Art Gallery of Ontario
HH Angus has been providing consulting engineering services to the Art Gallery of Ontario (AGO) since 1925. Today, the AGO is the 10th largest art gallery in North America.
World-renowned architect Frank O. Gehry designed AGO’s transformation. The project was both an addition (97,763 ft2) and renovation (187,000 ft2), and represented the final phase of a three-phase expansion. Innovative design features were implemented during the phased construction, installation, and commissioning, as well as in the integration of new and existing spaces.
Three main challenges were proposed by the client and the architectural team:
- construction would have to be phased in order to provide ongoing service to galleries
- sophisticated mechanical systems were needed to meet the specific requirements of each gallery, and these would have to be physically remote from the galleries for aesthetics
- integration challenges would have to be overcome in connecting new systems to existing base systems.
The AGO is divided into 70 zones, with each gallery space fitted with dedicated sensors controlling the individual equipment in remote rooms. The mechanical systems were designed to be virtually invisible. The normal paraphernalia of the Heating, Ventilation, and Air Conditioning (HVAC) systems within the gallery viewing areas are not visible to visitors. Reducing fresh air intake during off-peak hours simplified the HVAC system control, and reduced the influence of fluctuations in outside temperature and humidity, providing more stable environmental conditions for the artwork.
The integration of new mechanical systems with existing systems made the already complicated assignment even more complex. The form and arrangement of the new and renovated spaces resulted in an irregularly-connected multi-level project. Interconnected atrium spaces required careful attention to ensure that mechanical services were concealed and that service access routes were maintained. The prediction of temperature- and pressure-induced airflow patterns, and arrangements to segregate returns for balancing return air to individual air handling units, required complex analysis.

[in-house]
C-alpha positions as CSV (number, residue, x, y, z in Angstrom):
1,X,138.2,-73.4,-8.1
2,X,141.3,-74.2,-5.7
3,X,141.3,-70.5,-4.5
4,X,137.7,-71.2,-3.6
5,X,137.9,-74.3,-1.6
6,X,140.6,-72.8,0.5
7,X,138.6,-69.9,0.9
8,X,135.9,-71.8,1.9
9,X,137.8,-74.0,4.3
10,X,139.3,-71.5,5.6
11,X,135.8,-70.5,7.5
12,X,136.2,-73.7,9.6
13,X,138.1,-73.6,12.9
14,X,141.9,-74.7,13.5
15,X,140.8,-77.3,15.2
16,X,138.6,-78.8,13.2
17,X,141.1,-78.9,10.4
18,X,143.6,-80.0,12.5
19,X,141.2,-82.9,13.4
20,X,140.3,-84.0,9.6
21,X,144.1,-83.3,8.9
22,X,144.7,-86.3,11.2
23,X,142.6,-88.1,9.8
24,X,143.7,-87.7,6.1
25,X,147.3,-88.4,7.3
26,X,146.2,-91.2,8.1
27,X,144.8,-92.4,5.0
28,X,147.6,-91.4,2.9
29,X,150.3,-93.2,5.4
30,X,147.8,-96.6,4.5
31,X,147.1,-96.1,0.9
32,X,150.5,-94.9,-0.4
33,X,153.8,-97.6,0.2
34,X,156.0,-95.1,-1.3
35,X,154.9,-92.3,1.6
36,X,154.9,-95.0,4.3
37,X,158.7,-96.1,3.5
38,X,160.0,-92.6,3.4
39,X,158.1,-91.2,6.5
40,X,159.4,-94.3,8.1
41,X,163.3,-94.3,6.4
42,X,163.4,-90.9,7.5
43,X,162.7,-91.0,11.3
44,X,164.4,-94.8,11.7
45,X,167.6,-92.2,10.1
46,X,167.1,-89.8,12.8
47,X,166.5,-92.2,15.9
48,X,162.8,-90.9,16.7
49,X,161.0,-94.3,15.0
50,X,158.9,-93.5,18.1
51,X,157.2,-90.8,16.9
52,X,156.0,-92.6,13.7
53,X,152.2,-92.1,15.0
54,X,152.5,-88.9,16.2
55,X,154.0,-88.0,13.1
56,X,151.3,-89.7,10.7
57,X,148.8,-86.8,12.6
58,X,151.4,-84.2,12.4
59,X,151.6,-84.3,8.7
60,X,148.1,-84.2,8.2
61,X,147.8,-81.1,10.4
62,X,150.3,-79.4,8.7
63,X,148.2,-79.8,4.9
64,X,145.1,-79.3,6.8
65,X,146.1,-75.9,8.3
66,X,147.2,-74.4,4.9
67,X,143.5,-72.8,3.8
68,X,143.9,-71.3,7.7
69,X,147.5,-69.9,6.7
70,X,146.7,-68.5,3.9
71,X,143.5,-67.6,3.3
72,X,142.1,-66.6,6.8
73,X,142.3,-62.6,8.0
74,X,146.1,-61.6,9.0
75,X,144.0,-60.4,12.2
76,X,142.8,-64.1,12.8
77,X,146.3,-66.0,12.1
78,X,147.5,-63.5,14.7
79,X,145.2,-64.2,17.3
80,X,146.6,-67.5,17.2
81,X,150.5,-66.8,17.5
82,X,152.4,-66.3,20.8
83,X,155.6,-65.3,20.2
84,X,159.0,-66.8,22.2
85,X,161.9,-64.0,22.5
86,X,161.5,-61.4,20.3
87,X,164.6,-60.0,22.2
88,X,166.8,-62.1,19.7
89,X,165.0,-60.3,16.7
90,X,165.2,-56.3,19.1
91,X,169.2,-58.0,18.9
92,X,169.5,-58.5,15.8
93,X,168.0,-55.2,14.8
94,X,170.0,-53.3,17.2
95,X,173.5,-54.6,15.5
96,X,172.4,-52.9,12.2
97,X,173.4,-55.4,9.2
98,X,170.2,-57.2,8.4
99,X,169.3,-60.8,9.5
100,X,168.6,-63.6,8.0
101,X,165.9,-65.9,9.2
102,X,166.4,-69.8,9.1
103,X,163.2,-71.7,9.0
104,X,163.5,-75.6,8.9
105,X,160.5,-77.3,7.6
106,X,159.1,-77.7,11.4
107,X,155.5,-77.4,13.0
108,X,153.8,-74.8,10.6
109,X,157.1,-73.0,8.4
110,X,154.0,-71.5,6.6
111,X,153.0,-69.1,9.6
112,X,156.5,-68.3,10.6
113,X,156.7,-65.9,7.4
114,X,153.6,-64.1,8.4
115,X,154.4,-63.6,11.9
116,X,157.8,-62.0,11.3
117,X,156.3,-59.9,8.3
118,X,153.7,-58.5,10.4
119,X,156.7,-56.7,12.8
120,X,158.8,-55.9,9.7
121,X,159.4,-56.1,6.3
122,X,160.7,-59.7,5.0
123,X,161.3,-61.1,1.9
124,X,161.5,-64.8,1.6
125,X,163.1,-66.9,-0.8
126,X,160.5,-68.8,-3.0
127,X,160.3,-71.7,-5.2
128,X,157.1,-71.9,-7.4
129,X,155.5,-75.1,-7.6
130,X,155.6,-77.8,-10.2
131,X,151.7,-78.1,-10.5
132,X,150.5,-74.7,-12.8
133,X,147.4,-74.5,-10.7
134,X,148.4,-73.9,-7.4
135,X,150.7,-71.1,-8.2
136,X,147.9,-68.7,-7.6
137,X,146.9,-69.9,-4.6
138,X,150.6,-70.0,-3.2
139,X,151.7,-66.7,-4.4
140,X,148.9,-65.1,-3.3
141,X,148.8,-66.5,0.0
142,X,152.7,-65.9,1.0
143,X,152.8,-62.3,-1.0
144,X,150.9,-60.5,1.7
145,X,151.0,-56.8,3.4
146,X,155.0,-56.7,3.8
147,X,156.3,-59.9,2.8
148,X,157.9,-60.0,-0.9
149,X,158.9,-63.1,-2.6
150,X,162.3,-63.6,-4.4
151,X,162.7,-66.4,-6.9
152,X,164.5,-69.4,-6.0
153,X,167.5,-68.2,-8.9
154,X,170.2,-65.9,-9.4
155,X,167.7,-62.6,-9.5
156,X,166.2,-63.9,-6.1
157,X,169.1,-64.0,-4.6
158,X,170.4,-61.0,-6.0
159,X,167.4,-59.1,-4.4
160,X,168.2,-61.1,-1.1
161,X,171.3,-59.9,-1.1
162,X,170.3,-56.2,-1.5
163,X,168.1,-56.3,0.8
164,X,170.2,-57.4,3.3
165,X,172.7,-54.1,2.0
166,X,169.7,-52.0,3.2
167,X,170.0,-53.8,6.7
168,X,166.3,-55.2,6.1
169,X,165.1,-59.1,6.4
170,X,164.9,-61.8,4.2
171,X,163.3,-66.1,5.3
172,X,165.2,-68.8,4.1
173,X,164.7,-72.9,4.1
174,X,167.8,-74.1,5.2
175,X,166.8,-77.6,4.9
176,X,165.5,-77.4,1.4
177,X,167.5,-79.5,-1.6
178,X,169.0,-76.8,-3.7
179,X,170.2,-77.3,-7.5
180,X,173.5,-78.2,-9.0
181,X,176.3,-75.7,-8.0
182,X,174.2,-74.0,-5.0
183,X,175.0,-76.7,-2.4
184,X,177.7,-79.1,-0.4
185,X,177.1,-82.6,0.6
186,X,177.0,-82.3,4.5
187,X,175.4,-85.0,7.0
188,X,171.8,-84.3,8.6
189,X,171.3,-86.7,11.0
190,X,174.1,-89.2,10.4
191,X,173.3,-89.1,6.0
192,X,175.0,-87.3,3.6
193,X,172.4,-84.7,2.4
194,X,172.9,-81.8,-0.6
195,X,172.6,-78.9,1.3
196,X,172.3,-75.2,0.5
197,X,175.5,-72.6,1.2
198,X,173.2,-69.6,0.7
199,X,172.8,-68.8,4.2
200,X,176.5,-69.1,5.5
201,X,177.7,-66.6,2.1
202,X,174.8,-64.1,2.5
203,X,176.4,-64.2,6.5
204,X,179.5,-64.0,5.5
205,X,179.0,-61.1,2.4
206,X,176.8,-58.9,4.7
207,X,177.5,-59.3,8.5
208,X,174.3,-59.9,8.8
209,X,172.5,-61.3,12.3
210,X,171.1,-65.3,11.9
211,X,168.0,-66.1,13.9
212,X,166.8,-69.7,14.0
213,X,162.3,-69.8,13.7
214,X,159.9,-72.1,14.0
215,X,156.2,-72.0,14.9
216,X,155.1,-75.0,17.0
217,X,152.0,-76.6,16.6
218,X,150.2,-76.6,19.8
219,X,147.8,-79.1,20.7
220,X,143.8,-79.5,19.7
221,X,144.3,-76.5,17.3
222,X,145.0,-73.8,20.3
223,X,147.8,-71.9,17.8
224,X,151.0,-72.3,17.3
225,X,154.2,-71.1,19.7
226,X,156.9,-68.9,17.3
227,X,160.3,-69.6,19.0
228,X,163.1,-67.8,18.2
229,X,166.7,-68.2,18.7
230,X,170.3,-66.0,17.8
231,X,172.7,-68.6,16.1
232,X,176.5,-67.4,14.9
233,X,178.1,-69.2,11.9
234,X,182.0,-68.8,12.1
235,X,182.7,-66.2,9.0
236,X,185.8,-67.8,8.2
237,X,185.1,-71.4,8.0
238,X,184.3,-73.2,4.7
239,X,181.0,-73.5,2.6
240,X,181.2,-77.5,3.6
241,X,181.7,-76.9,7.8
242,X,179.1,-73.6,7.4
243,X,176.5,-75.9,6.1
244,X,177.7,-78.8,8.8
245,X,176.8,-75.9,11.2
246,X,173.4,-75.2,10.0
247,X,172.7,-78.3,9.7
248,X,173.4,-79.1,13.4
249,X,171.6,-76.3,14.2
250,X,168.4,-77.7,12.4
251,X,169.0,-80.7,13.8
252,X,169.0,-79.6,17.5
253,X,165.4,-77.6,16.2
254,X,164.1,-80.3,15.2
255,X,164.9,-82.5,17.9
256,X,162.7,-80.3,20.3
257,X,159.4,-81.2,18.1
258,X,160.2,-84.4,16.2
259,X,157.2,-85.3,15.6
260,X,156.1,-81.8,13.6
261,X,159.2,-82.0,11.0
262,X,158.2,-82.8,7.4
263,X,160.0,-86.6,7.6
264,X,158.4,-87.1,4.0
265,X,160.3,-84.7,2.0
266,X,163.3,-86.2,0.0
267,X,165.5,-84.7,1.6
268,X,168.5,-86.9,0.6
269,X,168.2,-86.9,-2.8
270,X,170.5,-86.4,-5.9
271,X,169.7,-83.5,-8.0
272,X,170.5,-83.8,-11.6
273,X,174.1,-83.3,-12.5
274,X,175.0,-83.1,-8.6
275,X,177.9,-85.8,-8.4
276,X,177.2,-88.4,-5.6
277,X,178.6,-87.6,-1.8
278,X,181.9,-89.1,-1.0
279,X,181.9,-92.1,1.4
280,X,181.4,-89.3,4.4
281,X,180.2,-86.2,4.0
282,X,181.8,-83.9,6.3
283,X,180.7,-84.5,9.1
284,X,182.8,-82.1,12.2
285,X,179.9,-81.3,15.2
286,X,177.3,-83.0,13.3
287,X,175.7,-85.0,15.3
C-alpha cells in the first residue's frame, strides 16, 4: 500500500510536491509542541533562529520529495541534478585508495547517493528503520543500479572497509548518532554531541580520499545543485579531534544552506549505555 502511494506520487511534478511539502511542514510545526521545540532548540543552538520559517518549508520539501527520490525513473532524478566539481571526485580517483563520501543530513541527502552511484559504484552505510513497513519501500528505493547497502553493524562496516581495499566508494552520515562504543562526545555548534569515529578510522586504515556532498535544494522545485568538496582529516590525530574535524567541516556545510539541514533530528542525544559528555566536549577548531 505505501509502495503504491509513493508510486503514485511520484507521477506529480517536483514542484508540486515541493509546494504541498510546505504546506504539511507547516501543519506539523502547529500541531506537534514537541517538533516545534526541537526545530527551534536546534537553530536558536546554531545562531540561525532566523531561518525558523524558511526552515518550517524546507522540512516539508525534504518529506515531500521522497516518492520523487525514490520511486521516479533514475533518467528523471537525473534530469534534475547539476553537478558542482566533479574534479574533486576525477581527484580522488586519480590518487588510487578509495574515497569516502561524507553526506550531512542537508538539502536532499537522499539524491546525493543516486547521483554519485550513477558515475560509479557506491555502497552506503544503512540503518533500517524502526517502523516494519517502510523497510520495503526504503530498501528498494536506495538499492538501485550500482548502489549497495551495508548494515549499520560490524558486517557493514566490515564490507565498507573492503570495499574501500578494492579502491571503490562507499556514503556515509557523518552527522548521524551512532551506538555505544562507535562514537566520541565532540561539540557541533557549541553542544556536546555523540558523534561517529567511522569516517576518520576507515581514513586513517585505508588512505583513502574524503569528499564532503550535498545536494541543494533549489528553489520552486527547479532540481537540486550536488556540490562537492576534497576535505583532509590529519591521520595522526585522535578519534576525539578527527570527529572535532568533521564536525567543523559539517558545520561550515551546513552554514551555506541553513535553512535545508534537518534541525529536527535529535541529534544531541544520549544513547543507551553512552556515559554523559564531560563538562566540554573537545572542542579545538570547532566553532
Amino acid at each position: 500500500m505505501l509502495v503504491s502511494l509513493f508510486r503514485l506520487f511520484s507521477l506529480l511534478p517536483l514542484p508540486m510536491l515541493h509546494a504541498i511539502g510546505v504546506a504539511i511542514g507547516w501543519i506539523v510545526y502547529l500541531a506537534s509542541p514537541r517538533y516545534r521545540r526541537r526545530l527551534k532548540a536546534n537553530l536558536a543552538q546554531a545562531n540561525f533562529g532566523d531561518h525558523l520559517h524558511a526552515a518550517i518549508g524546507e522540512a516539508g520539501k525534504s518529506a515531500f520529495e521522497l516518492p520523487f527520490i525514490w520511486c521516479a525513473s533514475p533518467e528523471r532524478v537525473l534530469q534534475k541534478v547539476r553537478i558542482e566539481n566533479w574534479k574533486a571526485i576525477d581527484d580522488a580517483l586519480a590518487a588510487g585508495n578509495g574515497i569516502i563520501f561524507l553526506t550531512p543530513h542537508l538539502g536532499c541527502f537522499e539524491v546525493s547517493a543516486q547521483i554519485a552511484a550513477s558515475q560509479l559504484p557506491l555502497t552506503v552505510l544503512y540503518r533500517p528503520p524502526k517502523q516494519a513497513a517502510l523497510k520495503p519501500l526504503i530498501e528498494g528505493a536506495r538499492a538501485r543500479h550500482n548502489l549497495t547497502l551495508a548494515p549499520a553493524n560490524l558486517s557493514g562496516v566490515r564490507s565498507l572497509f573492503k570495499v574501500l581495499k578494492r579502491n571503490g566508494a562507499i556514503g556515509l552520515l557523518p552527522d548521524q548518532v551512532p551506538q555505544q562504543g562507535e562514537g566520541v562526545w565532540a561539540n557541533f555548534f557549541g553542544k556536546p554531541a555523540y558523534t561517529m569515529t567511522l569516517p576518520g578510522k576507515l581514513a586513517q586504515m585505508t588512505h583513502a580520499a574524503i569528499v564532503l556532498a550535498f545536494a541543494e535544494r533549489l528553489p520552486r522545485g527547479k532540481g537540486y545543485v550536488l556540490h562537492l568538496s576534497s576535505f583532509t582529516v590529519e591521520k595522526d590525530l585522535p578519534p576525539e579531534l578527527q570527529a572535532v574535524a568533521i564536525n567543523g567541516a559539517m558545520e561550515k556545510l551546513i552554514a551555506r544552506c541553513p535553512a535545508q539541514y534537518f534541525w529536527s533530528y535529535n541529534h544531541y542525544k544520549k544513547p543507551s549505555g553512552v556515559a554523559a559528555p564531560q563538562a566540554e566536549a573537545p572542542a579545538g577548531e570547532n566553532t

In order to avoid the risk of water leakage, which would be a serious issue for the AGO’s collection, all mechanical rooms were located in no-impact areas away from gallery spaces. There is no equipment housed above gallery ceilings for the same reason.
The vertical transportation system includes three passenger elevators, one high capacity freight elevator, two material lifts, and two platform lifts to accommodate persons with physical disabilities. All elevators are of the “traction” type, with special design features to accommodate both large groups and the travel distances required.
We’re very proud to have been involved in the transformation of the AGO – one of Toronto’s most important cultural venues.
Mechanical Engineering | Vertical Transportation
Size: 486,000 ft2 | Status: Completed 2007
KEY SCOPE ELEMENTS
Phasing to permit ongoing operations | Sophisticated mechanical systems physically remote from galleries | Integration of new and old building systems | 3 passenger elevators, 1 high capacity freight elevator, 2 material lifts and 2 platform lifts | Complex analysis required to study temperature and pressure-induced airflow patterns and arrangements